Human capital in these organizations is typically found in the collaborations among stakeholders rather than within the organization itself. Building trust among stakeholders in international organizations is vital to the organization's activity and success. Knowledge management is gauged through collaboration, access to knowledge, recognition of experts, and awareness of the need for knowledge management.


A snapshot of organizations concerning knowledge management

Knowledge workers in international organizations are recognized for their effective utilization of knowledge. Surveys conducted in 1994 and 2004 across 25 UN institutions indicate a substantial increase in knowledge workers within these organizations.


A 2006 survey by the UN and its institutions reveals that knowledge management is still in its early stages within international organizations, often primarily driven by the information systems body. Additional internal findings accompanying this survey currently assist UN organizations in preparing to enhance the situation. Effective knowledge management must be situated in the correct social context, emphasizing that treating it solely as a technological matter is insufficient.


An overview of knowledge management within eight organizations illustrates that normative organizations typically focus their knowledge management activities on addressing specific problems.


Metrics for knowledge management in organizations involve increasing collaboration, enhancing accessibility, recognizing experts, and raising awareness. The following outlines the status of indicators achieved in knowledge management activities concerning various activities and stakeholders in organizations:


Project:

  • Acquiring knowledge: collaboration, knowledge submission

  • Knowledge Development: Collaborativeness, Knowledge Submission

  • Knowledge provision: collaboration, knowledge submission, recognition of experts, awareness of knowledge management


Expertise:

  • Acquiring knowledge: collaboration, knowledge submission, recognition of experts

  • Knowledge Development: Collaborativeness, Knowledge Submission

  • Providing knowledge: collaboration, knowledge submission, awareness of knowledge management


Organization:

  • Acquiring knowledge: collaboration, knowledge submission

  • Knowledge Development: Collaborativeness, Knowledge Submission

  • Providing knowledge: collaboration, knowledge submission


Public:

  • Acquiring knowledge: collaboration, knowledge submission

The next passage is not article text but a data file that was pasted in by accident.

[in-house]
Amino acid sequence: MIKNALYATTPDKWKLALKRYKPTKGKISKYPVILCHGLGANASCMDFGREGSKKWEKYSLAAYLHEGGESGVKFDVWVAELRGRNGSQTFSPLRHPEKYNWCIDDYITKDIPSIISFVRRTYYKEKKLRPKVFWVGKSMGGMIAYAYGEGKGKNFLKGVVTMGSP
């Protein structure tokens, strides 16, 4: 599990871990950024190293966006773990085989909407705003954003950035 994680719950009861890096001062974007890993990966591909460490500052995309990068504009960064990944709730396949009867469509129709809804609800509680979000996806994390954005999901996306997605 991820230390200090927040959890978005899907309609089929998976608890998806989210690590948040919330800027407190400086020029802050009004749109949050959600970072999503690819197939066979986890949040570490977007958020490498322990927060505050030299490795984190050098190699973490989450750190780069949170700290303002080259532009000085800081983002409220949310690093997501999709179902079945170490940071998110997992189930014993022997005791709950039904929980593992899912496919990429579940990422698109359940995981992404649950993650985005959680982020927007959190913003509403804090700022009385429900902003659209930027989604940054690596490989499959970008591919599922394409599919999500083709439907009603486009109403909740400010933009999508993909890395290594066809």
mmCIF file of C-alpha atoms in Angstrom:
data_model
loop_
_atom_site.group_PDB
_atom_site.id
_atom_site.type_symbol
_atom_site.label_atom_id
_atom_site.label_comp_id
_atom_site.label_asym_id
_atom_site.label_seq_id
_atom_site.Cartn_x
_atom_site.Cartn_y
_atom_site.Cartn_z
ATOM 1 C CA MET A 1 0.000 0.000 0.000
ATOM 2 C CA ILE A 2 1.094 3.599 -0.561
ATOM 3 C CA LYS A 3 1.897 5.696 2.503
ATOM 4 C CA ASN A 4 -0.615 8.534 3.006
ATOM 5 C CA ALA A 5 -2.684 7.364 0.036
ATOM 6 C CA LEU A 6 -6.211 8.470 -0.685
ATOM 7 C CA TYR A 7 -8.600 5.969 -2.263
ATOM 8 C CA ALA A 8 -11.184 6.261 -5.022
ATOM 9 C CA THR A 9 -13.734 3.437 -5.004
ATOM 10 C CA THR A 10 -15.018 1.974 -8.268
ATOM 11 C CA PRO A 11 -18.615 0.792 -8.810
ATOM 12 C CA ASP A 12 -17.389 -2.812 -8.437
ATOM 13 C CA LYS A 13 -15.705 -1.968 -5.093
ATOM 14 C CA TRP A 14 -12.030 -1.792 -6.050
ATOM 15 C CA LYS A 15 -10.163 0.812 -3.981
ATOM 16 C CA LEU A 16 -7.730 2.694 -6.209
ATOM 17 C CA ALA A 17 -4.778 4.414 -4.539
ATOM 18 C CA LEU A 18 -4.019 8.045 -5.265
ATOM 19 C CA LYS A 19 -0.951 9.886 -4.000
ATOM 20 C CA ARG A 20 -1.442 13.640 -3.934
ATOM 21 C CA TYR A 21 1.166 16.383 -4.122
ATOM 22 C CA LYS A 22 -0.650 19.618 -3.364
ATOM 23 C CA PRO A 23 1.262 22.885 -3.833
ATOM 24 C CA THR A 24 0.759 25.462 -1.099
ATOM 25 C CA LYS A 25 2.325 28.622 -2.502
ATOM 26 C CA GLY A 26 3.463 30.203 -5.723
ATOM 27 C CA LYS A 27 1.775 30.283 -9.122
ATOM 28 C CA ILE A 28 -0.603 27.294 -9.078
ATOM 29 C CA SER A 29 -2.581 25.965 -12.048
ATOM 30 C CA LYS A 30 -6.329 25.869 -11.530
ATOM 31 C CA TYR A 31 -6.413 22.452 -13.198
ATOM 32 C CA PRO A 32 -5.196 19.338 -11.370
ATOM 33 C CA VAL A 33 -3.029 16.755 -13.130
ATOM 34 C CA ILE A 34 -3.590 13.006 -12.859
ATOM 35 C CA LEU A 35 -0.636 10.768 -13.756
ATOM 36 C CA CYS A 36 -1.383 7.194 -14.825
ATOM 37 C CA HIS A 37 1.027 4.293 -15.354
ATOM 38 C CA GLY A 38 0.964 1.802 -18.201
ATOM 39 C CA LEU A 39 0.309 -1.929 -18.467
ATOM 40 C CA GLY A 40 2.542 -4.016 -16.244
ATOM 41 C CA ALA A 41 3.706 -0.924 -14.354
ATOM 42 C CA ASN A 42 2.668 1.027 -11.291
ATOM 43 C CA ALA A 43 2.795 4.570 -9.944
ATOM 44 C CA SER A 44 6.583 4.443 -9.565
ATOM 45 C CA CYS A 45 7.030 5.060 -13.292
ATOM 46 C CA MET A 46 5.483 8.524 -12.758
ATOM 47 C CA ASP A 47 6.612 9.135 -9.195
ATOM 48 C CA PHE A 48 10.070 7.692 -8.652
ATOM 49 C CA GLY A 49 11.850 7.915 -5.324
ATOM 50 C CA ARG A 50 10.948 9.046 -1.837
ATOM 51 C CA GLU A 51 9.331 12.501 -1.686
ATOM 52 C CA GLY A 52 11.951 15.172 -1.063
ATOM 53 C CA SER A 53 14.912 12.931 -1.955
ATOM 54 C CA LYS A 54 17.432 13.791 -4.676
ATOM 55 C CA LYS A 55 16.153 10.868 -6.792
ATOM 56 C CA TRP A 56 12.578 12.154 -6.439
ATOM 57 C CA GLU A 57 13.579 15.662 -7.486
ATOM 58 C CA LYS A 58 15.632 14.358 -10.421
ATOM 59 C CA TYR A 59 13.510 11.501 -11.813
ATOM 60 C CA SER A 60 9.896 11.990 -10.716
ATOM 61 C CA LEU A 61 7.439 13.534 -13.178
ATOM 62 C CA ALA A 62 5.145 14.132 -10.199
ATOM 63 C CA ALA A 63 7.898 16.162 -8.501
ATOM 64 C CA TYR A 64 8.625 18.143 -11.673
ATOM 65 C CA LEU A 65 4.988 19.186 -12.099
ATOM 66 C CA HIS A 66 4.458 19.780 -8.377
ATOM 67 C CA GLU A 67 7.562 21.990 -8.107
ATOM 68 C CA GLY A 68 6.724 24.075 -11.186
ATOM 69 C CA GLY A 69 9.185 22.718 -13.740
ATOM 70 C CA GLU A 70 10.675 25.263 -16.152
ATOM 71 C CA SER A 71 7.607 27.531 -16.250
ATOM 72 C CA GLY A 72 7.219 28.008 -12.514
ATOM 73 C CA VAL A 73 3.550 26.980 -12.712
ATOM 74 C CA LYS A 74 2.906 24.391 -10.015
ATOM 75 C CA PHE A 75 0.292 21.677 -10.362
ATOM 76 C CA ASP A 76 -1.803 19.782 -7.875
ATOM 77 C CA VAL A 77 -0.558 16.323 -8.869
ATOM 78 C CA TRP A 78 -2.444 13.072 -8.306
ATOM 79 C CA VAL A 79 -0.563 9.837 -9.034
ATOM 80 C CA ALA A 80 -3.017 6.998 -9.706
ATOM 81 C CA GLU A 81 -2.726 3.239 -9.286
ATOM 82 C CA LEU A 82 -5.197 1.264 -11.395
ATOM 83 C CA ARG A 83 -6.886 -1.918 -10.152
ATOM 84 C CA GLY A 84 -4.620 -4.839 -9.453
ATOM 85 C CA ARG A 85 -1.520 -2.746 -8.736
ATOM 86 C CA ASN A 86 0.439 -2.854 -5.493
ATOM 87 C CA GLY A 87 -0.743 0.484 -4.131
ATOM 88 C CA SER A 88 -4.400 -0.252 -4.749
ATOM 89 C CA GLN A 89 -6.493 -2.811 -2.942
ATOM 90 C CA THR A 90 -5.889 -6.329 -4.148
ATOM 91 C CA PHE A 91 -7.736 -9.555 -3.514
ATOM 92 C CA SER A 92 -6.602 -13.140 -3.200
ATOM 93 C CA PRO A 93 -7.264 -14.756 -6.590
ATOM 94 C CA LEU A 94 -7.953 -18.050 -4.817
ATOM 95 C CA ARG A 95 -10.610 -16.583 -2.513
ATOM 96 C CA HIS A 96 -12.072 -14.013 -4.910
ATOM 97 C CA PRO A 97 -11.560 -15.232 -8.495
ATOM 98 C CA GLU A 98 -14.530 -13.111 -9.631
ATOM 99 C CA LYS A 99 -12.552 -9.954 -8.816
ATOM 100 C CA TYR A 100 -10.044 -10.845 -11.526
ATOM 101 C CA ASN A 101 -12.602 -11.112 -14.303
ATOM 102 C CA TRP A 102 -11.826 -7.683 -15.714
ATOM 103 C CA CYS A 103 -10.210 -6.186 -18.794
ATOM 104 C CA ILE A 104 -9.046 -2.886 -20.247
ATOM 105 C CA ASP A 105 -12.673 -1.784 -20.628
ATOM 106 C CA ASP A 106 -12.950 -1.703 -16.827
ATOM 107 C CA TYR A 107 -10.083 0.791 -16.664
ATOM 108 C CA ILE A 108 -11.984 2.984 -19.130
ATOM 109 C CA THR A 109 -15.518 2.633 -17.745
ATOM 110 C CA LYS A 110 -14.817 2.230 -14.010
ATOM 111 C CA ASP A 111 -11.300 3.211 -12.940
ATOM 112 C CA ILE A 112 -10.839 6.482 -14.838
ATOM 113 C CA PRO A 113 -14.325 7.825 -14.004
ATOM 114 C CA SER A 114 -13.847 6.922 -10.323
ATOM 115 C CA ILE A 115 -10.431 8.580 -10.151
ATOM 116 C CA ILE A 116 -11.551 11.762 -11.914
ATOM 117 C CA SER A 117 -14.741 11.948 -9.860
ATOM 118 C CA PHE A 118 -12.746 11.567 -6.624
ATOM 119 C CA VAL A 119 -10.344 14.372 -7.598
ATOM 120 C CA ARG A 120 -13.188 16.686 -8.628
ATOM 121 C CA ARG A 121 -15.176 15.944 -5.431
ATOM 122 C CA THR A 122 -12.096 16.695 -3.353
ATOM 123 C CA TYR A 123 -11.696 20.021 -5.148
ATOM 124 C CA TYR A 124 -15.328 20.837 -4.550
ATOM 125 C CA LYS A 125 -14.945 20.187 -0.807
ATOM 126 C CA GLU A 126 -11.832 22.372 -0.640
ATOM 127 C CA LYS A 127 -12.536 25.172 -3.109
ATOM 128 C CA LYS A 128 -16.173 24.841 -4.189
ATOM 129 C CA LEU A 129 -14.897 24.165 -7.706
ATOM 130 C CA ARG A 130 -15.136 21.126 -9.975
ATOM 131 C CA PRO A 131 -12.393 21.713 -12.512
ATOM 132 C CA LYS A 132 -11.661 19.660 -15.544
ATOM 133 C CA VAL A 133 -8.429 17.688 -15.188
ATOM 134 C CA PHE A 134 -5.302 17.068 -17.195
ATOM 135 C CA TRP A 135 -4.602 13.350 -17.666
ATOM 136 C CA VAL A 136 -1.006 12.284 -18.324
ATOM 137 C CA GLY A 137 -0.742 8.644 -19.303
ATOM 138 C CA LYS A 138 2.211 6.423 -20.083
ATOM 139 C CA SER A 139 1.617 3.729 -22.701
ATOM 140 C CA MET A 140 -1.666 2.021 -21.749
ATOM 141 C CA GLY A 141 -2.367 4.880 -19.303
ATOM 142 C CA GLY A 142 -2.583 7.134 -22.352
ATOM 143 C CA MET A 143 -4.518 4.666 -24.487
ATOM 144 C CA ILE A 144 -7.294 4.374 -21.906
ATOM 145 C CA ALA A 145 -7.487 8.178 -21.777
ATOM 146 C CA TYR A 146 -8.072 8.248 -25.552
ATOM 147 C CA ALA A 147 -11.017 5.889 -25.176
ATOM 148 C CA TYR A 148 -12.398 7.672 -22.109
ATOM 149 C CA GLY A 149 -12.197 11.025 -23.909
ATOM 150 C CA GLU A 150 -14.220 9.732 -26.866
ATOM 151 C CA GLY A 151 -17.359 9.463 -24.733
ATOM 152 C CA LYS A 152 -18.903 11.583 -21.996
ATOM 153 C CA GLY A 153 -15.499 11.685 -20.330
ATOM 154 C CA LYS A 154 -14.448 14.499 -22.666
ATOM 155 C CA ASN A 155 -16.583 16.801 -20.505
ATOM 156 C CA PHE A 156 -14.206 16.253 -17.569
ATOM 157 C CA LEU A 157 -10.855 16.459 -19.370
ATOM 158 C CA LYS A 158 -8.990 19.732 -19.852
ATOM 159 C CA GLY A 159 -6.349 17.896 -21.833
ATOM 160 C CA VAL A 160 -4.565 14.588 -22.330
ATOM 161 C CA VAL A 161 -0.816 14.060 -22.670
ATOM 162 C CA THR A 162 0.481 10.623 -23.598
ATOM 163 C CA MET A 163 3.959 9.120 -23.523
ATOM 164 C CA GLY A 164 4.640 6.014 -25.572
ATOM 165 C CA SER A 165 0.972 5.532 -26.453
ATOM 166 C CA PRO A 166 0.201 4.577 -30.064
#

• Knowledge Development: Collaborativeness, Knowledge Submission

  • Knowledge provision: knowledge submission, recognition of experts, awareness of knowledge management


Focused consultation:

  • Acquiring knowledge: collaboration, knowledge submission

  • Knowledge Development: Collaborativeness, Knowledge Submission

  • Providing knowledge: collaboration, knowledge submission, awareness of knowledge management


Reinforcing factors for knowledge management

Three factors significantly enhance the ability to manage knowledge in organizations:

  1. Trust: Trust is the crucial element exerting the most significant influence on knowledge sharing among all stakeholders. Sharing is complex due to differences among stakeholders and the multitude of languages (23 in the EU, for example). The primary reinforcing factors for trust include enterprise leadership and the organizational framework, encompassing technocracy, bureaucracy, and decision-making processes.

  2. Knowledge Products and Services: International organizations operate at three levels: project-based, consulting-based, and expertise-based. The knowledge associated with these levels includes:

    a. Project knowledge tailored to specific needs.

    b. Expert knowledge, ranging from functional to holistic.

    c. Consultative knowledge encompasses regulatory knowledge (general or adapted) and predictable knowledge.

  3. Technology and Knowledge Management: Knowledge management in international organizations takes two primary forms:

    a. Collaborative between people, with greater significance in operative organizations.

    b. Linking people to documents with greater significance in normative organizations.


Knowledge management technologies can transcend time and space, but typically: